Headstone Manor

Reinterpreting a complex historic site.

Cultura London
Completed 2018
Panoramic image of the Headstone Manor estate.

Headstone Manor is a 14th Century moated manor house located in the London borough of Harrow. It is the earliest surviving timber-framed building in Middlesex and has been described as ‘one of the most interesting domestic complexes in the whole country.’

The manor building is Grade I listed and the moated site is a Scheduled Monument. The wider site contains three other listed buildings: the Great Barn (Grade II*), Granary and Small Barn (both Grade II listed). Together, they hold the Harrow Museum.

The Grade I listed Manor House at Headstone Manor.

Buttress was initially appointed to carry out a feasibility study to look at options for the development across the site to better use the building and improve facilities for visitors. Subsequently, the practice undertook a condition survey and produced a conservation management plan to provide Headstone Manor with a comprehensive conservation framework.

These documents then fed into the development of a successful application to the National Heritage Lottery Fund. The project has involved the restoration of a number of buildings across the site to improve the museum’s interpretation and visitor offer.

Historic fabric at the Grade I listed Manor House at Headstone Manor.
Historic fabric at the Grade I listed Manor House at Headstone Manor.
Historic fabric at the Grade I listed Manor House at Headstone Manor.

The Manor House

The design intent of the Manor House scheme was to present the building itself as the key exhibit of the Headstone Manor site and for this to be supplemented by a sympathetic interpretation installation. The House is a particularly complex arrangement of alterations and additions from a variety of periods, which only serves to enrich its interpretive value.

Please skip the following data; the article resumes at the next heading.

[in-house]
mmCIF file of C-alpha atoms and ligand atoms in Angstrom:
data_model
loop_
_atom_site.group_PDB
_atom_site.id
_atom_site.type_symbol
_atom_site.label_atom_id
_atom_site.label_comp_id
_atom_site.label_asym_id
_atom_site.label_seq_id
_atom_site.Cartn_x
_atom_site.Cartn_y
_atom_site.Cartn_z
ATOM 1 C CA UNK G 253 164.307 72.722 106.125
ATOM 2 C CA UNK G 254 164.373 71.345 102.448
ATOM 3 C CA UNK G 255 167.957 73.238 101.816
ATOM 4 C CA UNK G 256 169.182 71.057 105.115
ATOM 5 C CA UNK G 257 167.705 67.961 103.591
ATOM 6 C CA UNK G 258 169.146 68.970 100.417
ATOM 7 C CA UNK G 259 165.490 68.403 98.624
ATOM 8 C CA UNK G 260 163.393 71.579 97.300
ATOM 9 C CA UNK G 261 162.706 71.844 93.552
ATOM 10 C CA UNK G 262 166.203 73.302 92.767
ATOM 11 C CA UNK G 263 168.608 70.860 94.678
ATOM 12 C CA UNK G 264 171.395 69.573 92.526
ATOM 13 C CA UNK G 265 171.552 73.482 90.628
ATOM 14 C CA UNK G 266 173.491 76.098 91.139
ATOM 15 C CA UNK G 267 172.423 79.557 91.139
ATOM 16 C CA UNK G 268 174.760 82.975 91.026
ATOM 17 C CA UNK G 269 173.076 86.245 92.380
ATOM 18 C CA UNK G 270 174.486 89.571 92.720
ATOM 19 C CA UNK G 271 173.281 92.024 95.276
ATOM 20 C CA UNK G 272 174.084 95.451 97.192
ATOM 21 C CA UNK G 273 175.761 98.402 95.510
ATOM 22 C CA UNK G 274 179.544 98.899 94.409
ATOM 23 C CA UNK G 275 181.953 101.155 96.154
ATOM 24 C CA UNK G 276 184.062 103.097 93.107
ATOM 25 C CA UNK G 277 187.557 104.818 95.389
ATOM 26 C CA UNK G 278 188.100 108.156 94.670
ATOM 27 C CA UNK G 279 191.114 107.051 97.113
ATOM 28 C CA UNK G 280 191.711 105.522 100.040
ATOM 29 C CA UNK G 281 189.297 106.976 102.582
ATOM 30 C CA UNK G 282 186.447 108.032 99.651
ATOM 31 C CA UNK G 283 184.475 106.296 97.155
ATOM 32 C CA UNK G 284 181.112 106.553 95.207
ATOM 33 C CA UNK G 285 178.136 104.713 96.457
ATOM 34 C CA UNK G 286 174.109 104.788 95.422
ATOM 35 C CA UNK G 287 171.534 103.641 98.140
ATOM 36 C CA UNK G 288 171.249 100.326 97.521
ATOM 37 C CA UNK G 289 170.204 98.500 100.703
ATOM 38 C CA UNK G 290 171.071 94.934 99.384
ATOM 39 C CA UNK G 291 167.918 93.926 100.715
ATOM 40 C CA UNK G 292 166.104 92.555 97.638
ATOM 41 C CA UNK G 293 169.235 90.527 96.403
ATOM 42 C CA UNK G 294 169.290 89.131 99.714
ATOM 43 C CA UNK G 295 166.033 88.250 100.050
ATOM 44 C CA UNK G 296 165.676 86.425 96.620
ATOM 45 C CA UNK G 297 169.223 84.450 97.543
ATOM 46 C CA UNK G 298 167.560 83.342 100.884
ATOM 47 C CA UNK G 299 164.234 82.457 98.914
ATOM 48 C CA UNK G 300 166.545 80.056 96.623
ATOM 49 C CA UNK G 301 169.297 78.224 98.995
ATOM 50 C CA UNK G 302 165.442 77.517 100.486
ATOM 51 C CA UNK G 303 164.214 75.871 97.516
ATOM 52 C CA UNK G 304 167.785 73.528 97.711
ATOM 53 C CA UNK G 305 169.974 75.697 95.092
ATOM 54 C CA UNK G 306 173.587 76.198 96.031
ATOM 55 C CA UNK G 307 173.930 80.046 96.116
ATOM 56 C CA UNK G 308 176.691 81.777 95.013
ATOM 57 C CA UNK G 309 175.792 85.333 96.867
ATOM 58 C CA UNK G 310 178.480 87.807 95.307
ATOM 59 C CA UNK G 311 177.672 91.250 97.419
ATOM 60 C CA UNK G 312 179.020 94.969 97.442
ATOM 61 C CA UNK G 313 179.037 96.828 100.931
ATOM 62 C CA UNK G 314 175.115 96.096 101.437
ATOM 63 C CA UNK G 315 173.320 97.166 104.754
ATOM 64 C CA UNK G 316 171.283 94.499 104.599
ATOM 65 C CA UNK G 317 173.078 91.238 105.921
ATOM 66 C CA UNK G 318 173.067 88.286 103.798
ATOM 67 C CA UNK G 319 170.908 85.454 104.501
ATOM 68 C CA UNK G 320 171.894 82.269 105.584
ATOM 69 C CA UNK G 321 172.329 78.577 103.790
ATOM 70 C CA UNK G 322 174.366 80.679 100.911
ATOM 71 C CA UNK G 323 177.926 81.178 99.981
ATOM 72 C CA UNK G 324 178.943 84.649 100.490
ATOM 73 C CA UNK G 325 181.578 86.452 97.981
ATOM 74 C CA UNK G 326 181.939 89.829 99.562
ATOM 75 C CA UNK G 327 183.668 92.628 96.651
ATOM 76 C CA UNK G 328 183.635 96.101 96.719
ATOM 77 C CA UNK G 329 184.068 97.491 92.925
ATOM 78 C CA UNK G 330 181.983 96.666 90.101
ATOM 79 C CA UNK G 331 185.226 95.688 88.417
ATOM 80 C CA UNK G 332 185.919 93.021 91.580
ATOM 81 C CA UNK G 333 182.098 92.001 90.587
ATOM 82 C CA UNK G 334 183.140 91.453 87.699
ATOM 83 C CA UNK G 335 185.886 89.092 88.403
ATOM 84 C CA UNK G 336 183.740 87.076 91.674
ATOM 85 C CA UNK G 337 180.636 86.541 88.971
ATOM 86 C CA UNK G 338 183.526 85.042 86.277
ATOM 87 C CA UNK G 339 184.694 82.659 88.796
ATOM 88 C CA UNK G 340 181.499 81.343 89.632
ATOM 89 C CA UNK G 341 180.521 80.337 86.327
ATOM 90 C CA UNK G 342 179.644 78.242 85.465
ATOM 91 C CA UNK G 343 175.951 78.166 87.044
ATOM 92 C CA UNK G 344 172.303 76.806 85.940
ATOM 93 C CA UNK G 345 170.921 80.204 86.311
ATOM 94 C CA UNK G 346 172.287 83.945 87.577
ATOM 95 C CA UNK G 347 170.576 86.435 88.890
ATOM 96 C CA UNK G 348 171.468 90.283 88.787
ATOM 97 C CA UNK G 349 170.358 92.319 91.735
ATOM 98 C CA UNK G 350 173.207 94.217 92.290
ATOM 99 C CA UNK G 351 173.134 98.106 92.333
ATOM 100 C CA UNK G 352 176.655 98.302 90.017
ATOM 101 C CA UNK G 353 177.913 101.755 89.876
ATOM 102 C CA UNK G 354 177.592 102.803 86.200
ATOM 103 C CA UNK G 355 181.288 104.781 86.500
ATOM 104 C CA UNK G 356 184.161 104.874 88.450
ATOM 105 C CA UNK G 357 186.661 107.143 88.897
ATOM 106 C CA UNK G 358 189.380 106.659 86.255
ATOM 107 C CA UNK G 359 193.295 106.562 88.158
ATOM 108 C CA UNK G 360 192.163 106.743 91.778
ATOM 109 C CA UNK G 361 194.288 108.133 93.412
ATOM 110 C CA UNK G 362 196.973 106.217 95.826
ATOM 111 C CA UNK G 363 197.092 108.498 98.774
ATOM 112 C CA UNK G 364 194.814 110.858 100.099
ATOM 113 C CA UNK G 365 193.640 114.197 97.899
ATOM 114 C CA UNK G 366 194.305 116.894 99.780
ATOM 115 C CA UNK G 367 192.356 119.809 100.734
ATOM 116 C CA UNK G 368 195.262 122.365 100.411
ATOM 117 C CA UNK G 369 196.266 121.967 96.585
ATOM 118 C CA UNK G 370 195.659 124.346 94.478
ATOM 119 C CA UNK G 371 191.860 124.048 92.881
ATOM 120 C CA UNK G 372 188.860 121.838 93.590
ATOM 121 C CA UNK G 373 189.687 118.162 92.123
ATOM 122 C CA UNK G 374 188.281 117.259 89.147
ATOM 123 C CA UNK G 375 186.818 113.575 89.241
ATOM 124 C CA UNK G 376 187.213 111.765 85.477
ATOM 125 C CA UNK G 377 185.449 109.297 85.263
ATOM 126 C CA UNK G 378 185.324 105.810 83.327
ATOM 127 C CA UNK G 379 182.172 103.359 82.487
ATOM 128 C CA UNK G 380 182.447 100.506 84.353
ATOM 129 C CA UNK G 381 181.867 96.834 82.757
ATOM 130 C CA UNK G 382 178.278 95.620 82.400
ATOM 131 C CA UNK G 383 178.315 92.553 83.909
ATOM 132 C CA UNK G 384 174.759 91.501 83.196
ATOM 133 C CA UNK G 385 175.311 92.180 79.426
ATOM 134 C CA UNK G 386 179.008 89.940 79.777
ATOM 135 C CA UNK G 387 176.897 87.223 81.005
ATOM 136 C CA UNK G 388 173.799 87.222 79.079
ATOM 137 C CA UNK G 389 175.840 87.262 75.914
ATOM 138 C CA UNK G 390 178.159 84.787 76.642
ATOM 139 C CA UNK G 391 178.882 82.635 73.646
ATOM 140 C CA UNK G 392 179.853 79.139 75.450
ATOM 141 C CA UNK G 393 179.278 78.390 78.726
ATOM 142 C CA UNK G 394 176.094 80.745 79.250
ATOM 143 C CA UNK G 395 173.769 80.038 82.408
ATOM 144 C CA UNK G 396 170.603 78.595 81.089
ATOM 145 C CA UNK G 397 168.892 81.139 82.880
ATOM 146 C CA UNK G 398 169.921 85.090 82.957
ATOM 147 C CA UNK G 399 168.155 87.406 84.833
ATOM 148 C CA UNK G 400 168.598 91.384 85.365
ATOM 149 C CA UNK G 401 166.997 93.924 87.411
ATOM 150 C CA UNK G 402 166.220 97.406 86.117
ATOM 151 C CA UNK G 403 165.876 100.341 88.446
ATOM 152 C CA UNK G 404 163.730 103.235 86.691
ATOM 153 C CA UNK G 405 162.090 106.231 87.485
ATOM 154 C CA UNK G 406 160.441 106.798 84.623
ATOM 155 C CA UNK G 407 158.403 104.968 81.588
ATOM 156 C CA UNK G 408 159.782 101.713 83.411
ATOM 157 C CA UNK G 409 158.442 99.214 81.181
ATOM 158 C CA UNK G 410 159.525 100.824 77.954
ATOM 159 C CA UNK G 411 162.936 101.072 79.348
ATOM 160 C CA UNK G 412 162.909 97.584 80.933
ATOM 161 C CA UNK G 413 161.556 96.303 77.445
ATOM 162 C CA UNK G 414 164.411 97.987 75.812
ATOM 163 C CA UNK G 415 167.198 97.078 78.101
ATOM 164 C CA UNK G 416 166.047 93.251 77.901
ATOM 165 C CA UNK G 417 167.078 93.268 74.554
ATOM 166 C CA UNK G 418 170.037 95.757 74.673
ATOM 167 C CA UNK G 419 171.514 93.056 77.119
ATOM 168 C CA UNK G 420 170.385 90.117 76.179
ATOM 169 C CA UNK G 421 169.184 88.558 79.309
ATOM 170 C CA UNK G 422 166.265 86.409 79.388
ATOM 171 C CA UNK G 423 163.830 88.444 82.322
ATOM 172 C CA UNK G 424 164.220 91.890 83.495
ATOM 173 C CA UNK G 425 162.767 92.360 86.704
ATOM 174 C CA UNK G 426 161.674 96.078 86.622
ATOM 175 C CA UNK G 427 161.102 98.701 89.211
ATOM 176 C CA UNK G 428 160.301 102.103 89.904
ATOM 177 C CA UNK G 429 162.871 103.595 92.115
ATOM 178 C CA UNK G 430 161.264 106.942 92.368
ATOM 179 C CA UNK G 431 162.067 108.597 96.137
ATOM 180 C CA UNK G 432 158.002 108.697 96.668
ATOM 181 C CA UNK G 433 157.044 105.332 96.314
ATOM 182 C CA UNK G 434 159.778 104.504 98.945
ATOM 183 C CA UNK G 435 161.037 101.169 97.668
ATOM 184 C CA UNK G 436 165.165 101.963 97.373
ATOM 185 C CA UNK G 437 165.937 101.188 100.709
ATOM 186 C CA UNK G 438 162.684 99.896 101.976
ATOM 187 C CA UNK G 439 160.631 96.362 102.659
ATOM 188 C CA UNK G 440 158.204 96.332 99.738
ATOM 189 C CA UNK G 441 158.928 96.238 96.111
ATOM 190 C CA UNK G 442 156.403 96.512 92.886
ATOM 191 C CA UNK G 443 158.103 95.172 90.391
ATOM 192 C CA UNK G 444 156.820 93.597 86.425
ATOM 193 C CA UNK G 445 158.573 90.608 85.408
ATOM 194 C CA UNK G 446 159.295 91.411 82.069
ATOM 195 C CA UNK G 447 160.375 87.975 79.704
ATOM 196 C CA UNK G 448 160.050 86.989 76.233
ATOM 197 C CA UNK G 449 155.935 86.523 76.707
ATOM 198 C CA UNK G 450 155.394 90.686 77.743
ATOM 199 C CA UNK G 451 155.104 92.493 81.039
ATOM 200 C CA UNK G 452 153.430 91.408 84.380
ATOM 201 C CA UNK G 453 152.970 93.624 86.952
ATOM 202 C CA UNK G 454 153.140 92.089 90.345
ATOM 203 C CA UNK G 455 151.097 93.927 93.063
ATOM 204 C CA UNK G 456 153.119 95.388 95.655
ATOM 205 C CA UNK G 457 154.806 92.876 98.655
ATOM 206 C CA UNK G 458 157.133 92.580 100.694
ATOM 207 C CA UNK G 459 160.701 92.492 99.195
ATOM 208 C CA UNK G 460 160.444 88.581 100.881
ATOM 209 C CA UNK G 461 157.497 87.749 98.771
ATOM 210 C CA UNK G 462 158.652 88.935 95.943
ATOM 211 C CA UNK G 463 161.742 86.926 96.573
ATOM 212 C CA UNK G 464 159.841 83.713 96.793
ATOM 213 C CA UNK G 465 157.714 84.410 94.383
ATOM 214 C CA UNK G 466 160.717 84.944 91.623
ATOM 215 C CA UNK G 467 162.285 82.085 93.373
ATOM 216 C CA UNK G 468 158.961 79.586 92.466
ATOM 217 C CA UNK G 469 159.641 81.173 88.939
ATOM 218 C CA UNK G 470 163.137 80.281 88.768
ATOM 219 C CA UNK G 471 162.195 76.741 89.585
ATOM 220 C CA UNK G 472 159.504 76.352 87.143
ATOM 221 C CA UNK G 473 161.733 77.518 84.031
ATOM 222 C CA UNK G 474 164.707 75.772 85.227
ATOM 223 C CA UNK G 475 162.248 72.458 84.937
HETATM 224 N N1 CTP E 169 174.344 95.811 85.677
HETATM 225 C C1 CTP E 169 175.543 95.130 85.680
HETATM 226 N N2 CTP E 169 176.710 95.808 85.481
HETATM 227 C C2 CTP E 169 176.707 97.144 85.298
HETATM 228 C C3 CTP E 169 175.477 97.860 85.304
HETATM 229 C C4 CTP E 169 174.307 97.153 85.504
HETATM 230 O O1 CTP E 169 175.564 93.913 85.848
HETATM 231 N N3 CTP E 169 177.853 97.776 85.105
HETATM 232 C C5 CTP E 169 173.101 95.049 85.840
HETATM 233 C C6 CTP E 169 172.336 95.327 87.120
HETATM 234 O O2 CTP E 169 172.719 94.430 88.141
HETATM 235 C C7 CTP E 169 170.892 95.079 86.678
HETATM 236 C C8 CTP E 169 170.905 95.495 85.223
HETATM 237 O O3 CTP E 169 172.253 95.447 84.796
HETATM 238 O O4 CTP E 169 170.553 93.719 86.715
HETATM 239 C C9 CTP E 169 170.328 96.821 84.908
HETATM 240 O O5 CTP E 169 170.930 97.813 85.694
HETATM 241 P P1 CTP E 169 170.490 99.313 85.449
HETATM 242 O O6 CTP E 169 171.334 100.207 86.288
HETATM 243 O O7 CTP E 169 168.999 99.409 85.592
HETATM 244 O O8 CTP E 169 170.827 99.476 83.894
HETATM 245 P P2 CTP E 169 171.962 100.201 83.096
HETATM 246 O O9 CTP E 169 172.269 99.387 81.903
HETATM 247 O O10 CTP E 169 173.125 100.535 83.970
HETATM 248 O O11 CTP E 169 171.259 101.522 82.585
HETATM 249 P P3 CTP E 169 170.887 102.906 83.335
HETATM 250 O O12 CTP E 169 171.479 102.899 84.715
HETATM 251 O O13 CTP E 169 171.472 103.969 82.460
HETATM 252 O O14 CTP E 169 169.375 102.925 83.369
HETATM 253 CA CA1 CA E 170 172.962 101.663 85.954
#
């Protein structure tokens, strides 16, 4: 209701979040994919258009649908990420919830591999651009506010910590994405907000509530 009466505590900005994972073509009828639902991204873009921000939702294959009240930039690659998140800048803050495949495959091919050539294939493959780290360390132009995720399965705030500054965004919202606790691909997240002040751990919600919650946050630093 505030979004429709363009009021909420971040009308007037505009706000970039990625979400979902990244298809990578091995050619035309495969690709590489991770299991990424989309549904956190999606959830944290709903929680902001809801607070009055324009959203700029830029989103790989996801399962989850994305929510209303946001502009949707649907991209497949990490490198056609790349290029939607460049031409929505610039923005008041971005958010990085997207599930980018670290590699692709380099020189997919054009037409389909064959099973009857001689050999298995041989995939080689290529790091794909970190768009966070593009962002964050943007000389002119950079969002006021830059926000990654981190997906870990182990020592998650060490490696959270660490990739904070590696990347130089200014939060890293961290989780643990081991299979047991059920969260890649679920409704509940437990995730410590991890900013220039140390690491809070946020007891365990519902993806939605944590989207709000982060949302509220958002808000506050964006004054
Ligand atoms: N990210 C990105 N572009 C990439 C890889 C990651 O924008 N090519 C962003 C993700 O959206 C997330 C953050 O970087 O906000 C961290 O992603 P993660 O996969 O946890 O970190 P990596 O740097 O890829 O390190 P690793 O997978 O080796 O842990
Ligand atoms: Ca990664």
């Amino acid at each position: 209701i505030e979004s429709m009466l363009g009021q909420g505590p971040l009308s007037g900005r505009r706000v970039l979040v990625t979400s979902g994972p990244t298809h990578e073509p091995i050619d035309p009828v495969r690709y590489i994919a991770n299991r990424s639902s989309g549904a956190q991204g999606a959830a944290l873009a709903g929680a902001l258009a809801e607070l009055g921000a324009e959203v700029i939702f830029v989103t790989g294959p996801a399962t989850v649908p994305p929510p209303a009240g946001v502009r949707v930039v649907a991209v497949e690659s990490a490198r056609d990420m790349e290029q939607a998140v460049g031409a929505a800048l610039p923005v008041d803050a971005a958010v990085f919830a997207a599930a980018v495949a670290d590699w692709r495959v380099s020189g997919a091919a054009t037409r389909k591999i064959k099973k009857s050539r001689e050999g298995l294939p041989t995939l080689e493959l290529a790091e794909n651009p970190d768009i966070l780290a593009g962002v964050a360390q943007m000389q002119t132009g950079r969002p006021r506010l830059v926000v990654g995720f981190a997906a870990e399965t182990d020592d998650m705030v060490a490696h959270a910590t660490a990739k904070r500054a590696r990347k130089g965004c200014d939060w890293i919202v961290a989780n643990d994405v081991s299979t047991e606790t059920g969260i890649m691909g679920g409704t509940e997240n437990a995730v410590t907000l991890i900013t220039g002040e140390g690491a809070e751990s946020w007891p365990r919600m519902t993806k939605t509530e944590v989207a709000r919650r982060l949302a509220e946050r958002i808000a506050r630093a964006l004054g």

Central to the conservation approach was the importance of telling the full story of the building through the retention of its surviving historic fabric.

Where repairs and new elements have been introduced, these have been designed to sit harmoniously alongside the existing elements, whilst also being legible as new. Previous modern and intrusive elements, which obscured the interpretive value or compromised the historical value of the Manor House, have been removed where practical.

A new capillary heating system was also installed in conjunction to improved insulation to control and stabilise the climate of the Manor House and prevent the occurrence of thermal variation and dampness.

Exhibition space at the Manor House, Headstone Manor.
Exhibition space at the Manor House, Headstone Manor.

The Small Barn and Granary

The Grade II listed Small Barn has been restored and redeveloped to become the entrance point to the historic site, with museum displays installed inside to introduce visitors to the wider stories of the complex. The Grade II listed Granary has also been restored to provide the education facilities on site.

The Granary, Headstone Manor.
Exhibition space, Headstone Manor.

The Great Barn

A key proposal from our visioning exercise was to separate the redevelopment of the Great Barn from the National Heritage Lottery Fund project, and to precede it. This project saw the Grade II* listed Great Barn restored and adapted for use as a commercial events space.

Site-wide district heating

A district heating system was introduced to the site with a ground source heat pump. This was located remotely to the Manor and away from the Scheduled Monument. The design of shared pipework was less intrusive to the significant site and buildings. 

Grade II* listed Great Barn, Headstone Manor.
“Buttress showed great knowledge, enthusiasm and care for preserving the unique history of the architecture and developed an extremely sensitive and unobtrusive scheme. The same attitude was applied to the restoration of the Great Barn and its conversion for use as a function venue, where modern interventions are at a discreet minimum and the beauty of the original structure was highlighted.”
Jo Saunders, Head of Museums Service – now head of masterplan IWM Duxford.

Image credits

© Andy Marshall

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